Declaring “game over” sends the message to those who’d be most harmed by climate change that they aren’t worth saving.”  Our mythologies are full of humans in dire circumstances not giving up on hope. If there has ever been a cause around which the world could rally, that has the immediate threat to human survival on a global scale and the fortunes of small groups of people in specific, this is it. To give up on climate action is to give up on a large part of the world, raise the fences around the wagons and wait out the next great Human Extinction. Those most badly affected will be those who contributed to it the least and are least deserving. For the advanced nations to give up while there is still even the ghost of a chance is to add insult to lethal injury.

Because we need the urgency

We need urgency; we need the seriousness. There’s a fine line between panic-inducing immediacy and threat, and inertia-generating fatalism. World War II, in its size and ferocity and its immediacy, was enough to jolt the western world into action. We will see, over the next decade, increasingly dire climate outcomes. At some point, public attitudes and governmental policies will catch up with the exigencies of climate reality. The media and the government may always be a decade behind in understanding the threat, but action taken now on the basis of last decade’s threats will still have a beneficial effect on this decade’s crisis. We don’t know for sure that we can salvage the silverware, but we can be absolutely certain that nothing will survive if we stop fighting for it.

Because game over isn’t necessarily “game over”

We will miss two degrees – but the story doesn’t end there. “Everyone agrees on the general point — risks and damages keep piling up as the world gets hotter. So if the world can’t prevent 2°C of warming, it’s still a good idea to try and avoid 3°C of warming. If we can’t avoid 3°C of warming, it’s still a good idea to avoid 4°C. And so on.” The world doesn’t end at 2 degrees. Tipping points and reinforcing cycles may mean that the world is more fragile than it appears, but every extra degree of warming increases the inhospitability of our future world far more than the degree before it. If we can halt warming at three degrees, it’s still worth doing.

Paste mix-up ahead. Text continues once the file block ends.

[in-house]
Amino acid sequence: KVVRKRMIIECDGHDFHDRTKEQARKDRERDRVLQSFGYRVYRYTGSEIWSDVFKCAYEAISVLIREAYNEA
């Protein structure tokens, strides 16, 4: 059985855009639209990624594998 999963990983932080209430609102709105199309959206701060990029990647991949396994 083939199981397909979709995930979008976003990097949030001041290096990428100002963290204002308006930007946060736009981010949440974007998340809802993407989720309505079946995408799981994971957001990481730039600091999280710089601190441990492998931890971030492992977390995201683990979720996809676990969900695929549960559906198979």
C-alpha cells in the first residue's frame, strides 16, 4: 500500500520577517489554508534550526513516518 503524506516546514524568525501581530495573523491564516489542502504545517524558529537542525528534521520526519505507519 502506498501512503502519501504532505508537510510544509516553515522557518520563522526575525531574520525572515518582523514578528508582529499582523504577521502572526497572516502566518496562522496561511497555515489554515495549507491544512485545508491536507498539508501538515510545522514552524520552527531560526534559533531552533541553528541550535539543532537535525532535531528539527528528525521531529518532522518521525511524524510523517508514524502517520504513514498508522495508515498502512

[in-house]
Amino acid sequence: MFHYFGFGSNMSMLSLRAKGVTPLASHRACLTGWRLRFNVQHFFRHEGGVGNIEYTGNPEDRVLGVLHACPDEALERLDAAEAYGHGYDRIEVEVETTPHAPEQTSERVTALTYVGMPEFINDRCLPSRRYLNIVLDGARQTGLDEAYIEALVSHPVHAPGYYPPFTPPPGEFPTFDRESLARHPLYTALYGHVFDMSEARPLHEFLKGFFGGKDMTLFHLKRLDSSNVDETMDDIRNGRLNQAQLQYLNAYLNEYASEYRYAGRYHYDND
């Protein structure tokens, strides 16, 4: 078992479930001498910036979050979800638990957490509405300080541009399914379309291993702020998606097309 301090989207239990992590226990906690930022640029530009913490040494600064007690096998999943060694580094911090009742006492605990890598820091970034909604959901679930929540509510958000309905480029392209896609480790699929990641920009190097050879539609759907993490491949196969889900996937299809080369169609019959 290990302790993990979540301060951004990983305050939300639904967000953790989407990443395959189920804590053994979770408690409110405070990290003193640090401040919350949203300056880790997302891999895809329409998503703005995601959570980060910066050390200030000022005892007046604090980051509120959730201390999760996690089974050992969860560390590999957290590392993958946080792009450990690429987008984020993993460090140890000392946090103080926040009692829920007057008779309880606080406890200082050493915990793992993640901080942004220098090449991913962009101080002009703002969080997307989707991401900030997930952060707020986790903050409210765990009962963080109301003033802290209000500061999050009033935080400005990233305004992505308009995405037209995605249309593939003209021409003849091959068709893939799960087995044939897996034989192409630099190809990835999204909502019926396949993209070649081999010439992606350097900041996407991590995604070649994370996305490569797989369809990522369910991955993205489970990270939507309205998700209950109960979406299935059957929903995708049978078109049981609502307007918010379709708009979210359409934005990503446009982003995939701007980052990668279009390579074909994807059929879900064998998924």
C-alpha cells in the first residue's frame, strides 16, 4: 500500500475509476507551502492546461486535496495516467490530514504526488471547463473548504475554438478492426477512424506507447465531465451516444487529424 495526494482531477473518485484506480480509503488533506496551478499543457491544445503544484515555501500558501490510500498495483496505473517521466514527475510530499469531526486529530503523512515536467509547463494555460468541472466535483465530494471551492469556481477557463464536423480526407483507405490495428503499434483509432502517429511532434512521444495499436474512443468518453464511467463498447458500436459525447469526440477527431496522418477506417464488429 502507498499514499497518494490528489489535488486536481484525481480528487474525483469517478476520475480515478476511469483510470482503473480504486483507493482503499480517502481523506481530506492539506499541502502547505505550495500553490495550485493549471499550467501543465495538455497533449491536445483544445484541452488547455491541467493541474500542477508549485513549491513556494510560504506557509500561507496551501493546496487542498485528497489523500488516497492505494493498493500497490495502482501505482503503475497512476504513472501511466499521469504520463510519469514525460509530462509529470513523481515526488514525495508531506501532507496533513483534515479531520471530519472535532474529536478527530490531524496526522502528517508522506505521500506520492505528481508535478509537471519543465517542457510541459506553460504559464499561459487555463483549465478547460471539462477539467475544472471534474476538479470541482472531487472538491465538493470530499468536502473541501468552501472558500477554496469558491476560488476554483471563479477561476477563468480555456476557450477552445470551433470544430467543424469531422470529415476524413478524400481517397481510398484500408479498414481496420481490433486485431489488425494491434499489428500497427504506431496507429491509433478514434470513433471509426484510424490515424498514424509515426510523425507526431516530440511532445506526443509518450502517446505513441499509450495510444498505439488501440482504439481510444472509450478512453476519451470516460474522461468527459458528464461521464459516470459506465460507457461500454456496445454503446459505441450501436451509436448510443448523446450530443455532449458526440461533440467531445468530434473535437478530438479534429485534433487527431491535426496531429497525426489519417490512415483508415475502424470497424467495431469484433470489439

Because victory ain’t what it used to be

In the end, we may be forced to move the goalposts of what constitutes success. The two degrees scenario is aimed at preserving our current civilization. Restrain global warming to two degrees and we may be able to retain our present way of life, our creature comforts, our technology, and our populations. It may be – it probably is – too late for that: our world will change and our way of life must change to suit the new, hotter world we are creating.

But the end of our current, comfortable civilisation does not have to be the end of the human story. If the worst case scenarios are true, then the game is no longer about salvaging a world for our children: it is about salvaging a world for ANY children. If it is too late for current nation-states to survive, it’s not yet too late for modern life somewhere, somehow. If it becomes too late for capitalism as we know it, it’s not yet too late to preserve some kind of civilisation. If it is too late for us, it is not yet too late for humanity. We don’t know where we’ll end up, but however far beyond the point of no return we may have gone, we know that there is more road yet to travel. In the end, the best reason not to call Game Over – not to just stop trying and learn to love the bomb – is that there may yet be time to salvage some kind of future for some of us.